Last week I exposed as baseless another government claim on Iraq - that former attorney general Lord Goldsmith decided that the war would be legal before meeting two of Tony's cronies. In a new piece today for Index on Censorship, I suggest that information commissioner Richard Thomas also has egg on his face over for letting the government mix spin with fact.
It was Thomas who negotiated a shabby compromise with the Cabinet Office over a freedom of information request seeking to establish why Goldsmith had gone from doubting the war's legality on 7 March 2003 to unequivocally asserting that it was legal ten days later.
Instead of requiring the Cabinet Office to disclose actual documents, Thomas allowed them to construct a narrative account which would include claims that were not backed by documentary evidence. At the time, former minister Peter Kilfoyle called this a "sanitised timeline".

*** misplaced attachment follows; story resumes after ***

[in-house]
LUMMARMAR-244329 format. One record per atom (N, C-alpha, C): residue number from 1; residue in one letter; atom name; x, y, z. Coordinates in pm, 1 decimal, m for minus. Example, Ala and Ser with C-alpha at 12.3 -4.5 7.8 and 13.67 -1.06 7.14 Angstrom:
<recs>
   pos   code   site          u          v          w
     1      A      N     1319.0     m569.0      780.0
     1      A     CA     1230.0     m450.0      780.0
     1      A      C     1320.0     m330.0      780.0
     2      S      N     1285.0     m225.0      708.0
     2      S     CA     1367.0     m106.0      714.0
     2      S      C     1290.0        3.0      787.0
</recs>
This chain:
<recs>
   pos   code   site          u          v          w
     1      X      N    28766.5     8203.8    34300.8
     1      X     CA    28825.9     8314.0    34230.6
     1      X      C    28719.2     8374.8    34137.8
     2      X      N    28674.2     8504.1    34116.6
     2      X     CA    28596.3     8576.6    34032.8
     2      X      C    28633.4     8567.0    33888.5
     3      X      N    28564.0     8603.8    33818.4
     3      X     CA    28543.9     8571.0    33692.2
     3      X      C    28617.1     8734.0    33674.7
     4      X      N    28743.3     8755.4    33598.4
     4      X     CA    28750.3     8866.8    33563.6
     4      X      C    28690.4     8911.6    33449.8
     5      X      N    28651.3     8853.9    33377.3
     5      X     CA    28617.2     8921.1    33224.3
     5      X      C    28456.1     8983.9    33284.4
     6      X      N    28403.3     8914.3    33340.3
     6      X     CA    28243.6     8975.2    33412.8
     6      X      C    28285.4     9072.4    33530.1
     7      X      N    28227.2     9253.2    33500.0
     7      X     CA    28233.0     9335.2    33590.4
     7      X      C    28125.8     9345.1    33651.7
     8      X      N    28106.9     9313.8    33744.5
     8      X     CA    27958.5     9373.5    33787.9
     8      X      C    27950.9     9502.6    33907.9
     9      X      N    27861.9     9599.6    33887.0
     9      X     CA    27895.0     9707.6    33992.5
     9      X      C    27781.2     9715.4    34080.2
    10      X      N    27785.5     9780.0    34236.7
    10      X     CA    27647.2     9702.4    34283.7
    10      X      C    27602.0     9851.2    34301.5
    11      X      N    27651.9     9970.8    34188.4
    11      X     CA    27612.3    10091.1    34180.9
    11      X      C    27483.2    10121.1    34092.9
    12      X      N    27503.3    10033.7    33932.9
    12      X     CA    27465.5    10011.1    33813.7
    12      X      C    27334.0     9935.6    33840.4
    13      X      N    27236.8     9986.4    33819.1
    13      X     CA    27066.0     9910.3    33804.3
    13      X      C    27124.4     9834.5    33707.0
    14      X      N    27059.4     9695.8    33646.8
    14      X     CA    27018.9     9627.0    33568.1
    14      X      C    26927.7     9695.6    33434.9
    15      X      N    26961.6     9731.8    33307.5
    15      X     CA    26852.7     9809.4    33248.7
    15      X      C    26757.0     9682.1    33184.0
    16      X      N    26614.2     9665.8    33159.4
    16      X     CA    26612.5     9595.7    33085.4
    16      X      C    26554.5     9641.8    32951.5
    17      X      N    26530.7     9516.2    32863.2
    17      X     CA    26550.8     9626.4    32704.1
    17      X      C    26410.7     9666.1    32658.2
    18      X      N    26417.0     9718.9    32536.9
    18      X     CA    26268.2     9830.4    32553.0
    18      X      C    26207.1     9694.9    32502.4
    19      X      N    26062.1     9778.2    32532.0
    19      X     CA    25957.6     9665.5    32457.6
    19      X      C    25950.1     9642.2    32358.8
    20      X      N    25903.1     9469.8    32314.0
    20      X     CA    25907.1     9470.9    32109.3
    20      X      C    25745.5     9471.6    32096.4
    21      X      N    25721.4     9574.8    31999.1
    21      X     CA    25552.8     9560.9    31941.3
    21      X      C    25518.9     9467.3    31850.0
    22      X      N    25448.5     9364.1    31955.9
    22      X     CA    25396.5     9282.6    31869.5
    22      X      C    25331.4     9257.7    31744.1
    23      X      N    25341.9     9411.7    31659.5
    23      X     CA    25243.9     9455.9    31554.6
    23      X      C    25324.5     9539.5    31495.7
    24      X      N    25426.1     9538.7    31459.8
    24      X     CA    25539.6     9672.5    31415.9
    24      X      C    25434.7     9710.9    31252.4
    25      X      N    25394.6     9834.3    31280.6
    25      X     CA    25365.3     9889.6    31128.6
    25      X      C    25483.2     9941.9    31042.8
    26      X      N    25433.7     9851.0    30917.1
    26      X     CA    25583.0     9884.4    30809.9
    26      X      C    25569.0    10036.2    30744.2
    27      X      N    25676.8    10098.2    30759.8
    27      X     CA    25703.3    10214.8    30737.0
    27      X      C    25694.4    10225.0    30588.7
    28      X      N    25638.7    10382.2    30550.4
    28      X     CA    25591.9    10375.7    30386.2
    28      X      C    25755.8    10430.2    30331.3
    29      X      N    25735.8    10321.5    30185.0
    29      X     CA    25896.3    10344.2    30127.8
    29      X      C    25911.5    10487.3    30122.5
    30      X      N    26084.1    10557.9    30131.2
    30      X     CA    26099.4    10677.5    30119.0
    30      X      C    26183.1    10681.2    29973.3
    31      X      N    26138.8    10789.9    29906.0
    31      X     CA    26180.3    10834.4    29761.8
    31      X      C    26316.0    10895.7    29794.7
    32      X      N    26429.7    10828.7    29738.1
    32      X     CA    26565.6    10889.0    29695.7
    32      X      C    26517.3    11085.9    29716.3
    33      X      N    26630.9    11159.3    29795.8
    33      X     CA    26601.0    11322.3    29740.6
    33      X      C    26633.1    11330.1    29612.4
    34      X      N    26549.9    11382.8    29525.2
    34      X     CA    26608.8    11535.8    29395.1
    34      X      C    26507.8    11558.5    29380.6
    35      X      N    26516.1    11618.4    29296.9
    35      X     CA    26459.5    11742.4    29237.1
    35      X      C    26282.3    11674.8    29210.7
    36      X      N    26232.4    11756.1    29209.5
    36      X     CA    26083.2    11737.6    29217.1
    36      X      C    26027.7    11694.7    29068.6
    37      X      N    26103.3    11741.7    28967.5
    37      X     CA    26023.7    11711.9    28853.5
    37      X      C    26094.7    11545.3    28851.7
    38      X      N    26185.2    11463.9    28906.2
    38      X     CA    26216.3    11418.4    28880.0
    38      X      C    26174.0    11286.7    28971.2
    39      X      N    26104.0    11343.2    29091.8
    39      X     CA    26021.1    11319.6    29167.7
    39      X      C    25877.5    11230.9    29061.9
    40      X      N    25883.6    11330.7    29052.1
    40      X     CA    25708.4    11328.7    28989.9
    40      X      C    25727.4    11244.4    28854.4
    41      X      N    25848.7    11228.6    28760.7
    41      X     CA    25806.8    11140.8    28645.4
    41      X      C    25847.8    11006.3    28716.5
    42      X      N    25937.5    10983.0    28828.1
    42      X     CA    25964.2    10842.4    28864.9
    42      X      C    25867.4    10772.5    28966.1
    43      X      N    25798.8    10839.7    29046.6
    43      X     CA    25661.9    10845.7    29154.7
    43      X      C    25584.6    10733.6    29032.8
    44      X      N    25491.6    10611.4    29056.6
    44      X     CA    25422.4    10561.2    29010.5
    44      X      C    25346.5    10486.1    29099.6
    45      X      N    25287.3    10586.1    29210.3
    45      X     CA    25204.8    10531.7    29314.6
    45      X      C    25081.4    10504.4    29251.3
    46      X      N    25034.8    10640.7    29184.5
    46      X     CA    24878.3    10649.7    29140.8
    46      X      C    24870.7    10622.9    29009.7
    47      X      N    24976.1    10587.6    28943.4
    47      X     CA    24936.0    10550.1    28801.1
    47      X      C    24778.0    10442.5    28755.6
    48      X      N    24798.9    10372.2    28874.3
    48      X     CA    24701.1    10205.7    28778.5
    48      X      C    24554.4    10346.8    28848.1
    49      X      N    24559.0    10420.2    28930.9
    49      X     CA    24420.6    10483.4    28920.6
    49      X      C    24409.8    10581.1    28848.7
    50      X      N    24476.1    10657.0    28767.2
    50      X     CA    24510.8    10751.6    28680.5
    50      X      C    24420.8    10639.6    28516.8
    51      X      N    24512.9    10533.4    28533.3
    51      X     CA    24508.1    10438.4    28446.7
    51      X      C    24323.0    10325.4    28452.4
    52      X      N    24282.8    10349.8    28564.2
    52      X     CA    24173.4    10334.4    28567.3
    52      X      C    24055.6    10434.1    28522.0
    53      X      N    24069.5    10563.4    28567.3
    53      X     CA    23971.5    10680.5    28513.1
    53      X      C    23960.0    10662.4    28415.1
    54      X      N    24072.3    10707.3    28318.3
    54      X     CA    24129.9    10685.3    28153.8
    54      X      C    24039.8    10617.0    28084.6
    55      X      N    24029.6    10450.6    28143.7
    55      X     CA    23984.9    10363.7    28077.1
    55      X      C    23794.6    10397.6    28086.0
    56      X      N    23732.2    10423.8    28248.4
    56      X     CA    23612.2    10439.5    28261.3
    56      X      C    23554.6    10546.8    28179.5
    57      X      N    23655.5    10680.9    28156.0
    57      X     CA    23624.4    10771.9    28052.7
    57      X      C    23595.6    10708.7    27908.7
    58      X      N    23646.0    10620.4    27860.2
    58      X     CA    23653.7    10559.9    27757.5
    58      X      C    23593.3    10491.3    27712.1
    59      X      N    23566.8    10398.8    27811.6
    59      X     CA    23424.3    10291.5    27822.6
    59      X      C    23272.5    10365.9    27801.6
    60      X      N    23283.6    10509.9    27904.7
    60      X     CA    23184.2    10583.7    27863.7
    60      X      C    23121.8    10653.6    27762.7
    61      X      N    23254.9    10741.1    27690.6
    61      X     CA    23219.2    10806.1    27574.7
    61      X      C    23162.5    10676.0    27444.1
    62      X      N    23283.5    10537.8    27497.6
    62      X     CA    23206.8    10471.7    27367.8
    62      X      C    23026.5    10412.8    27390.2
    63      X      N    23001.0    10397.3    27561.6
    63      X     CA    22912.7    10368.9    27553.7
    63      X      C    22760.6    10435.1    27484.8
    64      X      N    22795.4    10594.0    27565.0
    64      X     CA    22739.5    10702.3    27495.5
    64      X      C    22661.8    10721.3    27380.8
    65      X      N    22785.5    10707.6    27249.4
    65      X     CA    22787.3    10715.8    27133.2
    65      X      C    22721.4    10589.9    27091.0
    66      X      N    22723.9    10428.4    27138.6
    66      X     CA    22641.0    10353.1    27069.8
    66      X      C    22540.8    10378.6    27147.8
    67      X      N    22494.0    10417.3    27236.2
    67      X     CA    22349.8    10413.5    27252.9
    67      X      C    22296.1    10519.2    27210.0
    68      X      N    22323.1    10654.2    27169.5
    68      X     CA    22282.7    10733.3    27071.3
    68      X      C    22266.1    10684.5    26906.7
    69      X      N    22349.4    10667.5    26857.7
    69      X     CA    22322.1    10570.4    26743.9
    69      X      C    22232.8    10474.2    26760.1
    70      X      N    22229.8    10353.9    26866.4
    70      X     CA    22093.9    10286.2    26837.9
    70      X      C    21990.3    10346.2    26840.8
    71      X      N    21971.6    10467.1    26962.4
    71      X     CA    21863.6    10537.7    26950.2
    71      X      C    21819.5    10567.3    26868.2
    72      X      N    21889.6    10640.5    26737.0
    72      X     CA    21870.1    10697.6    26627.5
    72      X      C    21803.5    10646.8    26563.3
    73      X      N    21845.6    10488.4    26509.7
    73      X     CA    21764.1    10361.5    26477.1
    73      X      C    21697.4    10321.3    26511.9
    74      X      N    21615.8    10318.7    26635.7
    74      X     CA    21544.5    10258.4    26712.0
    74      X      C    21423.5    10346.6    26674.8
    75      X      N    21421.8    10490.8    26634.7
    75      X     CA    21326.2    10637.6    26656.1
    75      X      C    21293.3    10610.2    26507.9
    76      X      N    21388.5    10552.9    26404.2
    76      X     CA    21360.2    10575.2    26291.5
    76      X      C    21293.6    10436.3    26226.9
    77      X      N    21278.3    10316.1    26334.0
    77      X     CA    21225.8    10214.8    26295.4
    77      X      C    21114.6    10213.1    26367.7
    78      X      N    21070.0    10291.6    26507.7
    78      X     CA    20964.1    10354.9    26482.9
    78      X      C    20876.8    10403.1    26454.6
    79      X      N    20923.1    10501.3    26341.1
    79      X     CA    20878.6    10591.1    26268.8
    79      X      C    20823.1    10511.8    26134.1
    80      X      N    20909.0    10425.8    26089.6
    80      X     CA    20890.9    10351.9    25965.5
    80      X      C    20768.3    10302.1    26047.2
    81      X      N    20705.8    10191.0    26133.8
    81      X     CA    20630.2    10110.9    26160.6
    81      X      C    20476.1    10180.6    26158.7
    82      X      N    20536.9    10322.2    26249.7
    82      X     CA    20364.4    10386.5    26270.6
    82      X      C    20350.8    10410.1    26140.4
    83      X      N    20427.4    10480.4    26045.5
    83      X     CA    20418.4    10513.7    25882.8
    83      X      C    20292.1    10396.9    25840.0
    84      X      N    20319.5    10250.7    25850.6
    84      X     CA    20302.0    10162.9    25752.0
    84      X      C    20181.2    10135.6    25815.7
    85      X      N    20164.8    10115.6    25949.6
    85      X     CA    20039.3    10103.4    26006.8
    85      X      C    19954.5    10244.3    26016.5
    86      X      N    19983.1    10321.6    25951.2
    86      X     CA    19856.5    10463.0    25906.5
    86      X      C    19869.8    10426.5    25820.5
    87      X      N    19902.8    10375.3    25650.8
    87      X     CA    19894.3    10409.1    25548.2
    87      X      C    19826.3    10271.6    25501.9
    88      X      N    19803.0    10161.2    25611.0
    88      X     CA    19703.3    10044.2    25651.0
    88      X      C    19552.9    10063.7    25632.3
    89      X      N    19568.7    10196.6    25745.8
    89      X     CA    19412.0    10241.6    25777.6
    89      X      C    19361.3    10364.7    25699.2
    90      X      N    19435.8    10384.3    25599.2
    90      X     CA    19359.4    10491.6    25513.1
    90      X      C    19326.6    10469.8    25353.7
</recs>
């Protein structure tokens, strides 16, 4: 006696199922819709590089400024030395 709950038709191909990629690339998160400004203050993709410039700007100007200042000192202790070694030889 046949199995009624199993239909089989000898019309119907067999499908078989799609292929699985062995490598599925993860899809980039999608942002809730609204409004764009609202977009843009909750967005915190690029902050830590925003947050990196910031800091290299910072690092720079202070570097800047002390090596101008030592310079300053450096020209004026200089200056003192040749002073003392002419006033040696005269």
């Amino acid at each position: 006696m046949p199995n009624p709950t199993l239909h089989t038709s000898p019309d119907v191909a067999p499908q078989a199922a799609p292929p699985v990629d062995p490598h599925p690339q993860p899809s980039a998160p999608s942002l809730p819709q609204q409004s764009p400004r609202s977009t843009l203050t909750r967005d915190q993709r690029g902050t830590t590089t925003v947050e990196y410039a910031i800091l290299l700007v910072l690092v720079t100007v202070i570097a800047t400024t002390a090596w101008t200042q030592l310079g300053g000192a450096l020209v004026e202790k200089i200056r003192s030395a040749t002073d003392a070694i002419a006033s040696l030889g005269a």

Faced with admitting that Goldsmith had met Sally Morgan and Lord Falconer on the same day (13 March) that he concluded that existing UN resolutions legitimised the war, the Cabinet Office merely asserted that he made up his mind mind before the meeting.
As I point out, Thomas failed not only to require the government to distinguish between fact and fantasy at the time, but to be open about the basis for the assertion when I asked him last November.
It seems the commissioner is still trying to get his head around the idea of openness.